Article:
We do not claim that the implementation of a financial system in keeping with the Social Credit proposals would solve all the problems of production by itself, especially of the exploitation of natural resources and the commercial or social relations between people. No, but it would singularly facilitate a solution for those who are in charge of solving these problems.

We believe that, as Pope Benedict XV put it, the social question can be summed up in a just distribution of wealth. We believe that this just distribution could be realized by a financial system that reflects reality and that includes, in its regulations, the guarantee of a sufficient income to each and every member of society.

This is what the application of the Social Credit principles would do, as brought forth by the engineer C.H. Douglas.

Hence the reason for the considerable importance that we attach to these principles.

But to understand Social Credit and the possibilities of its application well, one cannot judge it in the light of the present system.

At first glance, the present system and Social Credit take opposite stands as regards to finance:

The present system subjects the physical possibilities of production to the presence of the means of payment (to money or financial credit).

Social Credit, on the contrary, subjects the financial system to the physical possibilities of answering human needs.

How would Social Credit obtain this reversal? — Because it considers that the financial system should be supple enough to always adapt to economic realities, which are themselves the result of acts of free producers answering human needs expressed unreservedly by free consumers. Hence the title "Economic Democracy," the first book that Douglas wrote on this issue.

It is easy to correct since the money system is a bookkeeping system now. All that needs to be done is to formulate exact accounting, instead of this false accounting that expresses real development, made by the population of the nation, by a public debt to be paid by its citizens. And there are many other bad fruits issued from this faulty accounting.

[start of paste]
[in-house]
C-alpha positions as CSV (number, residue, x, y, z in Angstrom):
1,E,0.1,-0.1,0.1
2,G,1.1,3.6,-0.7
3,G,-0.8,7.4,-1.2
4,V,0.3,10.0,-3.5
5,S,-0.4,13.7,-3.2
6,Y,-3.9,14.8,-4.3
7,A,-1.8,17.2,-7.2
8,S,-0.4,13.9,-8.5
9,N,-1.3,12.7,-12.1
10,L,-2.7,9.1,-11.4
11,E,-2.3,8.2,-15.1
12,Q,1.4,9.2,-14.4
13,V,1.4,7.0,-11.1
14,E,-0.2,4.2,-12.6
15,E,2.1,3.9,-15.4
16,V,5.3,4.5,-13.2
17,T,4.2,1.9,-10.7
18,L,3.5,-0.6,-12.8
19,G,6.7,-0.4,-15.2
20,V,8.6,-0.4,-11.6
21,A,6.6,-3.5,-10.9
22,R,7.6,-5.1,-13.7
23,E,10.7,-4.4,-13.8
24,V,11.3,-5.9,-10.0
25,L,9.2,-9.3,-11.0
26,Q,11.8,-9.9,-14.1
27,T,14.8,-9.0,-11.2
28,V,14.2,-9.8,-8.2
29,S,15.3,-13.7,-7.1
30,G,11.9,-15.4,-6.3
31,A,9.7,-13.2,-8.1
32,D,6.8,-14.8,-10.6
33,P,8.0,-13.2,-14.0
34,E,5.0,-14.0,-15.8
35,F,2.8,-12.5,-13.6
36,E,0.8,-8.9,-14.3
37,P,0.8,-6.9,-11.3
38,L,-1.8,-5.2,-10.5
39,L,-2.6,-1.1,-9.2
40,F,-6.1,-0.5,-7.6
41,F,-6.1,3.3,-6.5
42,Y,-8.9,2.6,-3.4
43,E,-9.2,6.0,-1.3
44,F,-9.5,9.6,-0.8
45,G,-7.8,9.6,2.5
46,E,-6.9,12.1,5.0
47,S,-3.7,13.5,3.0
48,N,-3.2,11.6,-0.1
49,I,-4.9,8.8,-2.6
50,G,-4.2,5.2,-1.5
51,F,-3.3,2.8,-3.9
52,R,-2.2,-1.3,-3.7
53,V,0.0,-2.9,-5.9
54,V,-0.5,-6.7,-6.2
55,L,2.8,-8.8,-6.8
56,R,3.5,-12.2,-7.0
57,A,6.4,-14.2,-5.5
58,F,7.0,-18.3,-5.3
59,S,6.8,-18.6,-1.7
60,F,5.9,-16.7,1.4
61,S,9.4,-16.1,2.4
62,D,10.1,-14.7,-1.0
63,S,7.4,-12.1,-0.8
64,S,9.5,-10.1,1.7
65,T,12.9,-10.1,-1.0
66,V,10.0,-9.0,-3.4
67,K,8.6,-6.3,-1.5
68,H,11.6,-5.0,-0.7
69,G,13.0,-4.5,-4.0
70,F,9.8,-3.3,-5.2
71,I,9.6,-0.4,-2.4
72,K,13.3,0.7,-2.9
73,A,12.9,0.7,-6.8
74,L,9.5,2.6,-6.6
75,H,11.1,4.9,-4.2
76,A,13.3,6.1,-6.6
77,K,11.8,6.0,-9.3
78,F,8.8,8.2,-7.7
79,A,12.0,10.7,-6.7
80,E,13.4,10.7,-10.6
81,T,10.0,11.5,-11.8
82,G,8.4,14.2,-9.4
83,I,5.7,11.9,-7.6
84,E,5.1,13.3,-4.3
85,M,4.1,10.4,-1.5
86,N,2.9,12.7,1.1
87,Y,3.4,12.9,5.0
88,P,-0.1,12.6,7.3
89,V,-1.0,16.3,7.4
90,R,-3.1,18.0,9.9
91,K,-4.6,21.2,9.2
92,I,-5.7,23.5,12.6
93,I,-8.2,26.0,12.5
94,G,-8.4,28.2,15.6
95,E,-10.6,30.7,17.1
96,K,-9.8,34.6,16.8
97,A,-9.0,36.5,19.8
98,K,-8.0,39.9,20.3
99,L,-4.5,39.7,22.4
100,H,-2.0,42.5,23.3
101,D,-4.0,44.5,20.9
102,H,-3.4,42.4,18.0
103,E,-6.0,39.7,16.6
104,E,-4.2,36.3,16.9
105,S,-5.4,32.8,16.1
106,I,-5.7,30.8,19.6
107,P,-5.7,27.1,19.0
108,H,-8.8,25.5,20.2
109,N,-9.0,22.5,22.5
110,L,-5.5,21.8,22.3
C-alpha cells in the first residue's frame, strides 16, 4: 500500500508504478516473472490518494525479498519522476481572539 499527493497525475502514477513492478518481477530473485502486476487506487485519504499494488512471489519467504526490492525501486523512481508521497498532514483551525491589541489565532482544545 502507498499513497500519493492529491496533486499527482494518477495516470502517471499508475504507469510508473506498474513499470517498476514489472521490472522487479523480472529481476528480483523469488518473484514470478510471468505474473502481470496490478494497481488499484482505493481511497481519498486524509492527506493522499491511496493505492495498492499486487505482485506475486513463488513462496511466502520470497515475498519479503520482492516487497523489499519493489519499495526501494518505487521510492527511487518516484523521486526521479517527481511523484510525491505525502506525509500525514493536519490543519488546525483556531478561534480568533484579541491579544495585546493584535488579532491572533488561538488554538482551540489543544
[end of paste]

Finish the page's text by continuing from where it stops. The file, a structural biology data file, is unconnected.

To understand Social Credit, one must also admit that as a whole, the population should only pay the price of what it consumes and not the price of what it produces. This looks fair, but it is not what happens today. Today the consumer is required to pay the bookkeeping price of production, whereas the total cost of what was consumed to make this same production is not the same as the total sum of expenses, which constitutes the retail cost.

This of course can seem obscure to those who are reading about this subject for the first time. But we have explained this in detail several times in past issues of "Michael". (You can find some explanations on this point in our brochure "A sound and efficient financial system" or in the books "In this Age of Plenty" and "The Social Credit proposals explained in 10 lessons".)

Douglas defined the just price to be paid by the consumer in a few words: "The just price of production is the cost of what was consumed to realize that production." For example, if the bookkeeping price of the production for a period of six months is $20 billion and the total consumption during this same period of six months is $15 billion, the bookkeeping price obviously remains $20 billion, even if the real cost is only $15 billon. The population should pay only $15 billion, whereas producers should get back $20 billion. The consumers will pay only ¾ of the price and the financial organism will compensate for the rest.

This is the scientific adjustment of prices, unknown in the present system. This is why Social Credit cannot be inflationary or deflationary. It adjusts the situation of finance and prices to the reality of production and consumption. The result is that nothing can hinder the productive possibilities as long as they answer human needs and that people have access to all that production offered: if we need more, more is produced. According to an expression from Douglas, the only limit of production is either the limit of physical possibilities or the saturation of needs.